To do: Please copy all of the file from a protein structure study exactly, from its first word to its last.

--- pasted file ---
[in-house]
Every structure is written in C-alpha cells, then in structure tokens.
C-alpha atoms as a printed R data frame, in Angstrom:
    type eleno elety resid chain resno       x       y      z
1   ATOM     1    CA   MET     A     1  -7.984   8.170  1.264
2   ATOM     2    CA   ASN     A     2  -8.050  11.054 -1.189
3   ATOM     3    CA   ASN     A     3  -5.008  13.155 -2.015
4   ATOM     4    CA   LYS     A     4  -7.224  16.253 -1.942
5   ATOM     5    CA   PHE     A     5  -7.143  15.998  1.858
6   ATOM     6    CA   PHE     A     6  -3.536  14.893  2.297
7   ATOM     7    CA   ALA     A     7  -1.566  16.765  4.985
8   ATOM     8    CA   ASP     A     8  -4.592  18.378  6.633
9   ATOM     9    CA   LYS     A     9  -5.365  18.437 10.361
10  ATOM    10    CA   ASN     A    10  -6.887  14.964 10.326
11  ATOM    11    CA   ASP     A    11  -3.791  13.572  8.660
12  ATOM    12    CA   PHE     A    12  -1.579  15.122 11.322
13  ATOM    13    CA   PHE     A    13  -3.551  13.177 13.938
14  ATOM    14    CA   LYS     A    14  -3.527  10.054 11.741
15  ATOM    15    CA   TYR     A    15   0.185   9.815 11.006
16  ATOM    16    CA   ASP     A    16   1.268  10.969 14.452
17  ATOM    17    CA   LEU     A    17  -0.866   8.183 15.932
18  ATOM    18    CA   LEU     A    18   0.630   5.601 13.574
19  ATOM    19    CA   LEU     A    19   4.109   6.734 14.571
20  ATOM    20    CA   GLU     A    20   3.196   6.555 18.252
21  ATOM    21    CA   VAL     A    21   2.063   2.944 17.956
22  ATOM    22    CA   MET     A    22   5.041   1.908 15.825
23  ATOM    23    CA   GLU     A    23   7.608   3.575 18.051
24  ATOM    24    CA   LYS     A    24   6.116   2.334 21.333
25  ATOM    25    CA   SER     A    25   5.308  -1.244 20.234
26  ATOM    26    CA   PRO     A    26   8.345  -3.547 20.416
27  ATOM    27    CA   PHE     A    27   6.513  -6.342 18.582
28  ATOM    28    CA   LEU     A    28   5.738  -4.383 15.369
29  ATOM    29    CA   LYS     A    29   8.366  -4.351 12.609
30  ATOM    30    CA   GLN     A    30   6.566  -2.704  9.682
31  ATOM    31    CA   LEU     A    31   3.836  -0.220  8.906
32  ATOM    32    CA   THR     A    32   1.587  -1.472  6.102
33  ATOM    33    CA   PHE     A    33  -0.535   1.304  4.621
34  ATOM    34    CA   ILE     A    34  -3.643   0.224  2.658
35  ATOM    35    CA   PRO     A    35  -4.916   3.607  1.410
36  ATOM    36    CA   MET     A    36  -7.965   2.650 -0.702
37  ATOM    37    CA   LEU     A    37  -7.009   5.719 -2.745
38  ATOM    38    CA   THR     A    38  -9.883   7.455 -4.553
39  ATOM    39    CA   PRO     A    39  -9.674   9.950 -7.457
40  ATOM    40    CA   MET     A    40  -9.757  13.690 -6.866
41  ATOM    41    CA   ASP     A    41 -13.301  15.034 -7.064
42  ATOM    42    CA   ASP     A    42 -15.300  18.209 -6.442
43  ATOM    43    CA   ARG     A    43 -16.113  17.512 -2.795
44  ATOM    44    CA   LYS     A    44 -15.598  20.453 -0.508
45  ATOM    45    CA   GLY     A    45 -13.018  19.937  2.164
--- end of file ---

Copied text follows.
[in-house]
Every structure is written in C-alpha cells, then in structure tokens.
C-alpha atoms as a printed R data frame, in Angstrom:
    type eleno elety resid chain resno       x       y      z
1   ATOM     1    CA   MET     A     1  -7.984   8.170  1.264
2   ATOM     2    CA   ASN     A     2  -8.050  11.054 -1.189
3   ATOM     3    CA   ASN     A     3  -5.008  13.155 -2.015
4   ATOM     4    CA   LYS     A     4  -7.224  16.253 -1.942
5   ATOM     5    CA   PHE     A     5  -7.143  15.998  1.858
6   ATOM     6    CA   PHE     A     6  -3.536  14.893  2.297
7   ATOM     7    CA   ALA     A     7  -1.566  16.765  4.985
8   ATOM     8    CA   ASP     A     8  -4.592  18.378  6.633
9   ATOM     9    CA   LYS     A     9  -5.365  18.437 10.361
10  ATOM    10    CA   ASN     A    10  -6.887  14.964 10.326
11  ATOM    11    CA   ASP     A    11  -3.791  13.572  8.660
12  ATOM    12    CA   PHE     A    12  -1.579  15.122 11.322
13  ATOM    13    CA   PHE     A    13  -3.551  13.177 13.938
14  ATOM    14    CA   LYS     A    14  -3.527  10.054 11.741
15  ATOM    15    CA   TYR     A    15   0.185   9.815 11.006
16  ATOM    16    CA   ASP     A    16   1.268  10.969 14.452
17  ATOM    17    CA   LEU     A    17  -0.866   8.183 15.932
18  ATOM    18    CA   LEU     A    18   0.630   5.601 13.574
19  ATOM    19    CA   LEU     A    19   4.109   6.734 14.571
20  ATOM    20    CA   GLU     A    20   3.196   6.555 18.252
21  ATOM    21    CA   VAL     A    21   2.063   2.944 17.956
22  ATOM    22    CA   MET     A    22   5.041   1.908 15.825
23  ATOM    23    CA   GLU     A    23   7.608   3.575 18.051
24  ATOM    24    CA   LYS     A    24   6.116   2.334 21.333
25  ATOM    25    CA   SER     A    25   5.308  -1.244 20.234
26  ATOM    26    CA   PRO     A    26   8.345  -3.547 20.416
27  ATOM    27    CA   PHE     A    27   6.513  -6.342 18.582
28  ATOM    28    CA   LEU     A    28   5.738  -4.383 15.369
29  ATOM    29    CA   LYS     A    29   8.366  -4.351 12.609
30  ATOM    30    CA   GLN     A    30   6.566  -2.704  9.682
31  ATOM    31    CA   LEU     A    31   3.836  -0.220  8.906
32  ATOM    32    CA   THR     A    32   1.587  -1.472  6.102
33  ATOM    33    CA   PHE     A    33  -0.535   1.304  4.621
34  ATOM    34    CA   ILE     A    34  -3.643   0.224  2.658
35  ATOM    35    CA   PRO     A    35  -4.916   3.607  1.410
36  ATOM    36    CA   MET     A    36  -7.965   2.650 -0.702
37  ATOM    37    CA   LEU     A    37  -7.009   5.719 -2.745
38  ATOM    38    CA   THR     A    38  -9.883   7.455 -4.553
39  ATOM    39    CA   PRO     A    39  -9.674   9.950 -7.457
40  ATOM    40    CA   MET     A    40  -9.757  13.690 -6.866
41  ATOM    41    CA   ASP     A    41 -13.301  15.034 -7.064
42  ATOM    42    CA   ASP     A    42 -15.300  18.209 -6.442
43  ATOM    43    CA   ARG     A    43 -16.113  17.512 -2.795
44  ATOM    44    CA   LYS     A    44 -15.598  20.453 -0.508
45  ATOM    45    CA   GLY     A    45 -13.018  19.937  2.164